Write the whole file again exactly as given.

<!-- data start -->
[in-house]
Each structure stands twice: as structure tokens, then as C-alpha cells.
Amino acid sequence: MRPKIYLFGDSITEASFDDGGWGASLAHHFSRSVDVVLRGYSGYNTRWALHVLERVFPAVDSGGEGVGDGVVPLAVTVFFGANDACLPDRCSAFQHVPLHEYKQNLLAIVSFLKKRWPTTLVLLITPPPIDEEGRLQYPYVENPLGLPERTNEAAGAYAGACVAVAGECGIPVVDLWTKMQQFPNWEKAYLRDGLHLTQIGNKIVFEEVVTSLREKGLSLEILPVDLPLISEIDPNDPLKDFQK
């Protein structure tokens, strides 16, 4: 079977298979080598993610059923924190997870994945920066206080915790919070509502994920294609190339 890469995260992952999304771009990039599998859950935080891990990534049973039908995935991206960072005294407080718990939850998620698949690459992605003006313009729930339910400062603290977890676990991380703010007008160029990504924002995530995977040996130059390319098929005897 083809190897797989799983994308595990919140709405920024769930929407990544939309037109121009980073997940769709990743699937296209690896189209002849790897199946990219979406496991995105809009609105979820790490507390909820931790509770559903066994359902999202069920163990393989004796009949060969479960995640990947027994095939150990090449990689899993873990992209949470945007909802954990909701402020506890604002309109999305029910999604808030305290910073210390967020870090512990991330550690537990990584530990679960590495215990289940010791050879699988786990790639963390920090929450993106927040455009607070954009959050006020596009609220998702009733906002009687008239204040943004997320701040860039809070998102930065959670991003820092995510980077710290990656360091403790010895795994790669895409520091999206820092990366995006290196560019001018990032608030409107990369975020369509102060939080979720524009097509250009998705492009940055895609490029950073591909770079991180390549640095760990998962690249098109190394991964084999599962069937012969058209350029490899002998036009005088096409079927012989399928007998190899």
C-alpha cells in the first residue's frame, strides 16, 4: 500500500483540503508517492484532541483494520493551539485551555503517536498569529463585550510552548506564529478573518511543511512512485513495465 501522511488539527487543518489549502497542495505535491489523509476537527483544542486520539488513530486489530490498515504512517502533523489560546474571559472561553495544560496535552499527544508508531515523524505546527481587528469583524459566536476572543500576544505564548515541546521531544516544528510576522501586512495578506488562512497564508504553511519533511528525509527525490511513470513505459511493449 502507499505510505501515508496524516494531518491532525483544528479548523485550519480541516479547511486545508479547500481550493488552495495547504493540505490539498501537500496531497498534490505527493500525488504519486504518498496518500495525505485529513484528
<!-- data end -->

[in-house]
Each structure stands twice: as structure tokens, then as C-alpha cells.
Amino acid sequence: MRPKIYLFGDSITEASFDDGGWGASLAHHFSRSVDVVLRGYSGYNTRWALHVLERVFPAVDSGGEGVGDGVVPLAVTVFFGANDACLPDRCSAFQHVPLHEYKQNLLAIVSFLKKRWPTTLVLLITPPPIDEEGRLQYPYVENPLGLPERTNEAAGAYAGACVAVAGECGIPVVDLWTKMQQFPNWEKAYLRDGLHLTQIGNKIVFEEVVTSLREKGLSLEILPVDLPLISEIDPNDPLKDFQK
């Protein structure tokens, strides 16, 4: 079977298979080598993610059923924190997870994945920066206080915790919070509502994920294609190339 890469995260992952999304771009990039599998859950935080891990990534049973039908995935991206960072005294407080718990939850998620698949690459992605003006313009729930339910400062603290977890676990991380703010007008160029990504924002995530995977040996130059390319098929005897 083809190897797989799983994308595990919140709405920024769930929407990544939309037109121009980073997940769709990743699937296209690896189209002849790897199946990219979406496991995105809009609105979820790490507390909820931790509770559903066994359902999202069920163990393989004796009949060969479960995640990947027994095939150990090449990689899993873990992209949470945007909802954990909701402020506890604002309109999305029910999604808030305290910073210390967020870090512990991330550690537990990584530990679960590495215990289940010791050879699988786990790639963390920090929450993106927040455009607070954009959050006020596009609220998702009733906002009687008239204040943004997320701040860039809070998102930065959670991003820092995510980077710290990656360091403790010895795994790669895409520091999206820092990366995006290196560019001018990032608030409107990369975020369509102060939080979720524009097509250009998705492009940055895609490029950073591909770079991180390549640095760990998962690249098109190394991964084999599962069937012969058209350029490899002998036009005088096409079927012989399928007998190899």
C-alpha cells in the first residue's frame, strides 16, 4: 500500500483540503508517492484532541483494520493551539485551555503517536498569529463585550510552548506564529478573518511543511512512485513495465 501522511488539527487543518489549502497542495505535491489523509476537527483544542486520539488513530486489530490498515504512517502533523489560546474571559472561553495544560496535552499527544508508531515523524505546527481587528469583524459566536476572543500576544505564548515541546521531544516544528510576522501586512495578506488562512497564508504553511519533511528525509527525490511513470513505459511493449 502507499505510505501515508496524516494531518491532525483544528479548523485550519480541516479547511486545508479547500481550493488552495495547504493540505490539498501537500496531497498534490505527493500525488504519486504518498496518500495525505485529513484528